Gifted storyteller, nothing is off limits and no taboo is too great for your uncensored and honest voice. Treasured by readers young and old, you push past shame and convention to help us understand the world and our place in it. For championing the freedom to imagine while encouraging us to love ourselves, Yale is forever proud to award you this Doctor of Letters degree.
Judy Blume, whose books have spoken with candor to generations of children, young adults, and adults, is a taboo-breaking author known for her unapologetic discussion of topics such as puberty, nascent sexuality, and gender fluidity. Over the years her work has accrued both an ardent following of grateful readers and frequent censure for its controversial themes: the iconic Are You There God? It’s Me, Margaret (1970) is one of TIME magazine’s “All-TIME 100 Novels” and was listed by The New York Times among “The Banned Books Your Child Should Read.”
Blume was born and raised in New Jersey by parents who encouraged her creative pursuits, including piano and dance lessons. Although she was an avid reader, she did not imagine a career in writing; instead, as a child, she dreamed of becoming a cowgirl, detective, actress, or spy. She graduated from Battin High School in her hometown of Elizabeth and received her bachelor’s degree in education from New York University in 1961.
“Determination and hard work are as important as talent. Don’t let anyone discourage you! Yes, rejection and criticism hurt. Get used to it. There is no writer or anyone else in the creative arts who hasn’t experienced both.”
In the mid-1960s, as a young mother, Blume began writing while her children were in preschool. Her first book, The One in the Middle Is the Green Kangaroo, was published in 1969, beginning an intensely prolific period in Blume’s career. Over the next decade she published twelve more books for children and young adults—including perennial favorites Tales of a Fourth Grade Nothing (1972), Blubber (1974), and Forever (1975)—as well as her first novel for adults, Wifey (1978). In all, she has published twenty-nine books, which have sold more than ninety million copies in thirty-two languages. For her most recent work, In the Unlikely Event (2015), Blume returned both literally and artistically to the places of her childhood to create a fictionalized account of a series of plane crashes that stunned Elizabeth, a Newark suburb, in the early 1950s.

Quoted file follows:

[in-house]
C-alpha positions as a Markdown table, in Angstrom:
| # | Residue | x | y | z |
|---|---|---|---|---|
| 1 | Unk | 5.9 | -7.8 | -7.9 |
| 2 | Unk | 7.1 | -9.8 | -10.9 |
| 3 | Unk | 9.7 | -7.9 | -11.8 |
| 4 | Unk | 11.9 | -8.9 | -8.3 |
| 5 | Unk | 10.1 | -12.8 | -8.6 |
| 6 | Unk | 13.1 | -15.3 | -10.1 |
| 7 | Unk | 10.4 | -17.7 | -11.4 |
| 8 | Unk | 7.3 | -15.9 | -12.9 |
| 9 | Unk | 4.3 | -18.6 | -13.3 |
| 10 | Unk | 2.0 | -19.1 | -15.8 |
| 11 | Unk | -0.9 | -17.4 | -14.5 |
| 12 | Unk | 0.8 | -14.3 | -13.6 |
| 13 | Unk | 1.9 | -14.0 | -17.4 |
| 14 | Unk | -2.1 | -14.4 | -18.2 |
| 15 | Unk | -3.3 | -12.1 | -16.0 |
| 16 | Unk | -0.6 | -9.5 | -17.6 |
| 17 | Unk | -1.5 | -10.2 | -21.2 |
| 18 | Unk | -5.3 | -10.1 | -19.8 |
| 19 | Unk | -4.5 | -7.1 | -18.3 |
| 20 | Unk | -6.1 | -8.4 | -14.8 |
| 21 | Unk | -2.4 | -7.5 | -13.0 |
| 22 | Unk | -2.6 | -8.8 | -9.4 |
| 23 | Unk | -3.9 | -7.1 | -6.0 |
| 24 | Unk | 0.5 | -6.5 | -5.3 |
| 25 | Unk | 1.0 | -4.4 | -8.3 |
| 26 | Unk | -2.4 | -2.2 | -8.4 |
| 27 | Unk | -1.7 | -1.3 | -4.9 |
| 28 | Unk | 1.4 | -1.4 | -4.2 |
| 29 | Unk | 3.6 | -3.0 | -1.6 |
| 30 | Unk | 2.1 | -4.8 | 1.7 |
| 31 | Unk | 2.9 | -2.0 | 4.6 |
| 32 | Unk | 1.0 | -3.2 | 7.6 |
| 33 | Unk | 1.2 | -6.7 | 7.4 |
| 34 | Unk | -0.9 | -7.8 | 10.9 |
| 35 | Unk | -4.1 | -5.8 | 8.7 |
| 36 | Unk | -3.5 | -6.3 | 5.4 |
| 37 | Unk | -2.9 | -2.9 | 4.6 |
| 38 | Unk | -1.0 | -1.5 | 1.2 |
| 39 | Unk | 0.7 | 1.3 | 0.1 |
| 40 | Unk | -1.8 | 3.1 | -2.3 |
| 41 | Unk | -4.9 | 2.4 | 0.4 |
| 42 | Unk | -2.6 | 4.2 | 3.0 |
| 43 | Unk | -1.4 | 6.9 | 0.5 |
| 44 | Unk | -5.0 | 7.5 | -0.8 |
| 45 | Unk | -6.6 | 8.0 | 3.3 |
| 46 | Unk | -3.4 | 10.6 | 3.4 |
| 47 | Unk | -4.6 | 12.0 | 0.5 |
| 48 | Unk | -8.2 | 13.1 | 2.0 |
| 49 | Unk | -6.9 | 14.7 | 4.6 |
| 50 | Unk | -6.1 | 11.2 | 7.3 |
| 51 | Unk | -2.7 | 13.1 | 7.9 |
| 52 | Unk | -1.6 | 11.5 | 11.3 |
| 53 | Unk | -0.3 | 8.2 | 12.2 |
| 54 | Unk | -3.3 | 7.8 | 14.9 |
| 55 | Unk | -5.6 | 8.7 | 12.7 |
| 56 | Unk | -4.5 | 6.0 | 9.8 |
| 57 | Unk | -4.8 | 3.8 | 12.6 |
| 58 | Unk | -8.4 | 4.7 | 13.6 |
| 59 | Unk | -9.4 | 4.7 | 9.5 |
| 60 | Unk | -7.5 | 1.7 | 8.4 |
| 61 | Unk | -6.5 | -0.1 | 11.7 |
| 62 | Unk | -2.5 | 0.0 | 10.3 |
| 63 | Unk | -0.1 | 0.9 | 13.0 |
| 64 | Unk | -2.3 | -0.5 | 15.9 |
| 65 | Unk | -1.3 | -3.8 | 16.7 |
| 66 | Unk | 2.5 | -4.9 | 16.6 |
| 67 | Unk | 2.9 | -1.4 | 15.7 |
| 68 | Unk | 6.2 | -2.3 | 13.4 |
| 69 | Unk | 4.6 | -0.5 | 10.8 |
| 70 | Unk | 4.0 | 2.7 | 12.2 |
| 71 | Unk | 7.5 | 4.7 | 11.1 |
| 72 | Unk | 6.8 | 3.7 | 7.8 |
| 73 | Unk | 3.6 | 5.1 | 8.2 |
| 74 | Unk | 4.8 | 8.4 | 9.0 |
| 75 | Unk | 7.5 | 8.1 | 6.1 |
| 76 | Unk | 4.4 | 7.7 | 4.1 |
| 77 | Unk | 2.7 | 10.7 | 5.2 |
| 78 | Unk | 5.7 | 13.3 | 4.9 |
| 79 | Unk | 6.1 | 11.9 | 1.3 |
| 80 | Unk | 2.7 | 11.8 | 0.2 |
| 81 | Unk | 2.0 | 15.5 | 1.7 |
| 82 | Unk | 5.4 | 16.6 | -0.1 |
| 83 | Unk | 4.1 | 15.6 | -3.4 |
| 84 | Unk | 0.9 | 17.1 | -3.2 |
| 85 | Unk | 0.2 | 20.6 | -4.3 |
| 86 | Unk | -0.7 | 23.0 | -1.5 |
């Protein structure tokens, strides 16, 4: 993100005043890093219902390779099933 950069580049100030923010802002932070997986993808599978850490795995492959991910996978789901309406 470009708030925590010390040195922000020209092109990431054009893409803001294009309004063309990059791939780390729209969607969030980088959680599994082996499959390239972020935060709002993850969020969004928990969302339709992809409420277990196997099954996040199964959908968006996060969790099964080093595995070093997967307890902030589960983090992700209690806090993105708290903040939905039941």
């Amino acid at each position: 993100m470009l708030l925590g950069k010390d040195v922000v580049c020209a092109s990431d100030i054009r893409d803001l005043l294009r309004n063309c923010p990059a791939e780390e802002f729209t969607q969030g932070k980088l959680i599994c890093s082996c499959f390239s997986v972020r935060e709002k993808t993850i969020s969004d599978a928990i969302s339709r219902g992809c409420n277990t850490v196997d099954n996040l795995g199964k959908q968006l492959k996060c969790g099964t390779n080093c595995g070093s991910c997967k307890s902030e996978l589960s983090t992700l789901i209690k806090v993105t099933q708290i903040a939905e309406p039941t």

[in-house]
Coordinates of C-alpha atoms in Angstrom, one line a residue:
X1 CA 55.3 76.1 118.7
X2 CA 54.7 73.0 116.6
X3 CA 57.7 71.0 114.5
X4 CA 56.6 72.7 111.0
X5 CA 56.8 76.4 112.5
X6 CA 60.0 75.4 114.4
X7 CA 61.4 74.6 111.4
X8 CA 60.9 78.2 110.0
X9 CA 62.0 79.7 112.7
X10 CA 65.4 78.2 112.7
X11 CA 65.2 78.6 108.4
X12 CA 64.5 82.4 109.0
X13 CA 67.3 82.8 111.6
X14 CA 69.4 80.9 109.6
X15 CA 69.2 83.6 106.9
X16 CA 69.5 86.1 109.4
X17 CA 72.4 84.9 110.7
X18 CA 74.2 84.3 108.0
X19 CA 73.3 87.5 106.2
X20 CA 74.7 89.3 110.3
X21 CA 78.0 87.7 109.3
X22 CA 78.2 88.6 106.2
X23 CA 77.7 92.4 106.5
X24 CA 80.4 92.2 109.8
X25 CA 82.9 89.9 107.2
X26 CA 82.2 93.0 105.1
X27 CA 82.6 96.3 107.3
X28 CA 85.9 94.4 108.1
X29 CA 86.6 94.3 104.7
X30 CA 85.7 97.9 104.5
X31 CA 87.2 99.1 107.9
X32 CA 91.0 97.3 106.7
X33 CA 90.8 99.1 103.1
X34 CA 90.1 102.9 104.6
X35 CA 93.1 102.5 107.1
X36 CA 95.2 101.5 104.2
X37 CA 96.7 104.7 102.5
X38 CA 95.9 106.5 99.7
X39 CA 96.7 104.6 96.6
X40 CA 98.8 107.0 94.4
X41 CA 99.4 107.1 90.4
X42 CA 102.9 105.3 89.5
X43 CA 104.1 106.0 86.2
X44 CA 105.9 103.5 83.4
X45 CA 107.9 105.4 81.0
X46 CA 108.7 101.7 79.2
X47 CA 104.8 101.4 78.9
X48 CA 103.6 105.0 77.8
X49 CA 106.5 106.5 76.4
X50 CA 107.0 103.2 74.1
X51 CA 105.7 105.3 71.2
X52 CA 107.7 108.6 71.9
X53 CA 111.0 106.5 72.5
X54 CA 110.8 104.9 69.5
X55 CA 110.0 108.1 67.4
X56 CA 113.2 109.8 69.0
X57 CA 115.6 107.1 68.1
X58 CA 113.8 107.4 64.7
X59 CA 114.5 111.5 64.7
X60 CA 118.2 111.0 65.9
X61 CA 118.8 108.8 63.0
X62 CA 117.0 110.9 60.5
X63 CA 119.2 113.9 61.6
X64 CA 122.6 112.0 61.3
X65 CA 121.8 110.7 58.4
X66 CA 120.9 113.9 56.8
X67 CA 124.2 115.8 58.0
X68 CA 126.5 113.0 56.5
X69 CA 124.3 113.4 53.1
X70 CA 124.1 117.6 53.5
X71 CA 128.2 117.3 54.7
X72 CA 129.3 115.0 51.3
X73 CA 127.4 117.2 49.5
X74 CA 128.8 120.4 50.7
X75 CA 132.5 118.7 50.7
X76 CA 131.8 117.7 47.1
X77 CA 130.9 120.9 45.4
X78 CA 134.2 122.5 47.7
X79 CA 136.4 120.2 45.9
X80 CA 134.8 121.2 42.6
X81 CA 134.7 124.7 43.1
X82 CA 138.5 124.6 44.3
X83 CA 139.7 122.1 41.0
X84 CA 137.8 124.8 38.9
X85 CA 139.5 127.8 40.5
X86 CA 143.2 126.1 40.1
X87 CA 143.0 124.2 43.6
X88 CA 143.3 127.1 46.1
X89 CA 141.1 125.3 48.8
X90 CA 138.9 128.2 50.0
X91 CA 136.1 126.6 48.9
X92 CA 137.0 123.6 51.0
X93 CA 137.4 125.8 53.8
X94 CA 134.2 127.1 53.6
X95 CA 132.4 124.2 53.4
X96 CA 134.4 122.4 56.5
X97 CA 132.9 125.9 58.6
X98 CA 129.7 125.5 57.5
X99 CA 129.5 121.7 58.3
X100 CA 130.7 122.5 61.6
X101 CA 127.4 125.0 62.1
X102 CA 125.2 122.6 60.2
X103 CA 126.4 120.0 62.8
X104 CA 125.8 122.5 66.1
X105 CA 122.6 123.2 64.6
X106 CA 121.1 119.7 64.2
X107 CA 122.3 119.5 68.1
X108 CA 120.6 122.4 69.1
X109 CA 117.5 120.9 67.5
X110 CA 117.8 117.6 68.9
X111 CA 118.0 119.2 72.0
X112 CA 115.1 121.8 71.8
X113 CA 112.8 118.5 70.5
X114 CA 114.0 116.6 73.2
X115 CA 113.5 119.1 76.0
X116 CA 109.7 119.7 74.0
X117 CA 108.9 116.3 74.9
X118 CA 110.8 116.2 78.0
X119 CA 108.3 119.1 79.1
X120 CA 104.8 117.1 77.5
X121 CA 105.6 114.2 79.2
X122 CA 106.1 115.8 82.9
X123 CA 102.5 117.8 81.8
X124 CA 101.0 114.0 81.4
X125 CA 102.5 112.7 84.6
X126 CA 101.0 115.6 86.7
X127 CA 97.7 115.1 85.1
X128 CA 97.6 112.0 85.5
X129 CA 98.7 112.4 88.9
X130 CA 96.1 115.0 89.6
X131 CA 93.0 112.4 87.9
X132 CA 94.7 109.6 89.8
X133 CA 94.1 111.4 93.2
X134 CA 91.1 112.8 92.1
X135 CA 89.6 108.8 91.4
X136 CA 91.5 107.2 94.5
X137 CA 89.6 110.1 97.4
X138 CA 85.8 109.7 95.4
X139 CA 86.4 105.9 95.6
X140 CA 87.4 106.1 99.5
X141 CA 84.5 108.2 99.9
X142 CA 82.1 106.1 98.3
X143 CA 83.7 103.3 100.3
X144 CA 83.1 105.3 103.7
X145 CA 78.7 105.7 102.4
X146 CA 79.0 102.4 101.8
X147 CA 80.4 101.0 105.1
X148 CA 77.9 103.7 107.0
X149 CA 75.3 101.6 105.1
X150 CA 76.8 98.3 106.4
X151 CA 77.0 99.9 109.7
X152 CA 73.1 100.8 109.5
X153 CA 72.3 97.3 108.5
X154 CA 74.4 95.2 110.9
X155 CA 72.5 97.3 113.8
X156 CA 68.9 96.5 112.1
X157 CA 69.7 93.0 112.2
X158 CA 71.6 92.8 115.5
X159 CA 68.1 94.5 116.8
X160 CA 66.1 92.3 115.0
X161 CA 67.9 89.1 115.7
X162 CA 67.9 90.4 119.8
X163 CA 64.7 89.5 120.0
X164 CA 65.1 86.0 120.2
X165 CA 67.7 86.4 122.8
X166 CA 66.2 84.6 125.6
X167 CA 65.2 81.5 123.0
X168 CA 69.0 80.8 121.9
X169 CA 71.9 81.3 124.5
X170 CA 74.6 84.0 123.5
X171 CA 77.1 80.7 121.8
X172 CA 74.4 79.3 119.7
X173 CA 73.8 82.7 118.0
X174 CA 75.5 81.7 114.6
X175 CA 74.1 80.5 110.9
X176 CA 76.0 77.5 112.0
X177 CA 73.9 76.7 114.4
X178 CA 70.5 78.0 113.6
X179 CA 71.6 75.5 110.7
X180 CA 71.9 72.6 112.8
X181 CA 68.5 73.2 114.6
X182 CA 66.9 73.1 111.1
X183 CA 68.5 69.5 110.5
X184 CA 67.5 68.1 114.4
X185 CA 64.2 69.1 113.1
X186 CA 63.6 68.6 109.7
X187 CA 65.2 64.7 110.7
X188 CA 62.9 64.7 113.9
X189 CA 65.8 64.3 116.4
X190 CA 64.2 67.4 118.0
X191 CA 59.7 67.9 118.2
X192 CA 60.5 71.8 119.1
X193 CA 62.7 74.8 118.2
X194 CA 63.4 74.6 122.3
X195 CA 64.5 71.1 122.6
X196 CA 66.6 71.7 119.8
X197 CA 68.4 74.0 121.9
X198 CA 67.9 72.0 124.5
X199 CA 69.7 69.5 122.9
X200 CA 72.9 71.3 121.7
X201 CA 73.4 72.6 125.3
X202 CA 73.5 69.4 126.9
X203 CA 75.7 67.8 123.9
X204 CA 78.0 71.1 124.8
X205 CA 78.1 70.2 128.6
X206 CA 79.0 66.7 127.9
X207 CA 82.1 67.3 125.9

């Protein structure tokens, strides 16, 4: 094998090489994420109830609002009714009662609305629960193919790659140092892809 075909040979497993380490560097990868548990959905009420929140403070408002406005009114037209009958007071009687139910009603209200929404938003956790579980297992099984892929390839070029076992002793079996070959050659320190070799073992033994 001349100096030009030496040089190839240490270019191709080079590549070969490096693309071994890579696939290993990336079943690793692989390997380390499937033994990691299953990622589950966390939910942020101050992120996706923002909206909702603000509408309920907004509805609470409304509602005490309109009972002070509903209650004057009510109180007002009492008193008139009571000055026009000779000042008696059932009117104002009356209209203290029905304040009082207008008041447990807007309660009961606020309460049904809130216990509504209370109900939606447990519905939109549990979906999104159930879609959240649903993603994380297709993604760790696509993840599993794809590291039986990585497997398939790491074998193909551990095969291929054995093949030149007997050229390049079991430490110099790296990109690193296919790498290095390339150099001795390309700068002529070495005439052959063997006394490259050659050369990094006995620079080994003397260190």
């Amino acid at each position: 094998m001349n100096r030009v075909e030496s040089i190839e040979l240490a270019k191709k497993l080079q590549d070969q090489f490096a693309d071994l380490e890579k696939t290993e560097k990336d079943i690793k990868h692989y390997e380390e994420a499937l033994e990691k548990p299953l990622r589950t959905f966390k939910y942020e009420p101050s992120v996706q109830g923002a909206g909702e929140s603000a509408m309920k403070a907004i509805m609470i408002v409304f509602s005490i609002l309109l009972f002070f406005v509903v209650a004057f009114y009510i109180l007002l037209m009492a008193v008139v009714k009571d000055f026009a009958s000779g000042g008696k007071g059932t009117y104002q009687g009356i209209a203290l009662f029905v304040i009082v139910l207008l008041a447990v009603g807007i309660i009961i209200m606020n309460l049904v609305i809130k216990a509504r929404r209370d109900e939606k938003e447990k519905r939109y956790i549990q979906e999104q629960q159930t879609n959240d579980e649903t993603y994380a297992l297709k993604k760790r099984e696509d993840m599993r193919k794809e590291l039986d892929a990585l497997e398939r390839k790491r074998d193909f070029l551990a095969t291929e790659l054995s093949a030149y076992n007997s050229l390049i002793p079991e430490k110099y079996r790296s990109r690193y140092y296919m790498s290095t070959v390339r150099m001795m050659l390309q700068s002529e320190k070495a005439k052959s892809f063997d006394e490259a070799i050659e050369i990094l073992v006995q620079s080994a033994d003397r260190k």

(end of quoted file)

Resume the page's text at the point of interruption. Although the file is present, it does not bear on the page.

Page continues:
A writer of sensitivity, humor, and insight, Blume has garnered recognition both for her craft and for her advocacy. Often the subject of book banning and parental disapprobation for her own work, she has long defended free speech and open communication. She is the founder of a charitable foundation, The Kids Fund, and serves on the board of the National Coalition Against Censorship. She has received the National Book Foundation Medal for Distinguished Contribution to American Letters, in 2004; the American Academy of Arts and Letters’ E.B. White Award for achievement in children’s literature, in 2017; the Chicago Public Library Foundation’s Carl Sandburg Literary Award, in 2018; and the Authors Guild Foundation’s Honor for Distinguished Service to the Literary Community, in 2020. In 2017 Yale’s Beinecke Rare Book & Manuscript Library acquired her papers—ranging from early unpublished works to correspondence with fans—which are now accessible to researchers.
Blume and her husband, George Cooper, are the founders of the non-profit Books & Books @ The Studios and can be found actively involved in the bookstore’s day-to-day operations. The shop, located in Blume’s current home of Key West, Florida, recently celebrated its fifth birthday with a masked, socially distanced drive-by, walk-by, bike-by party.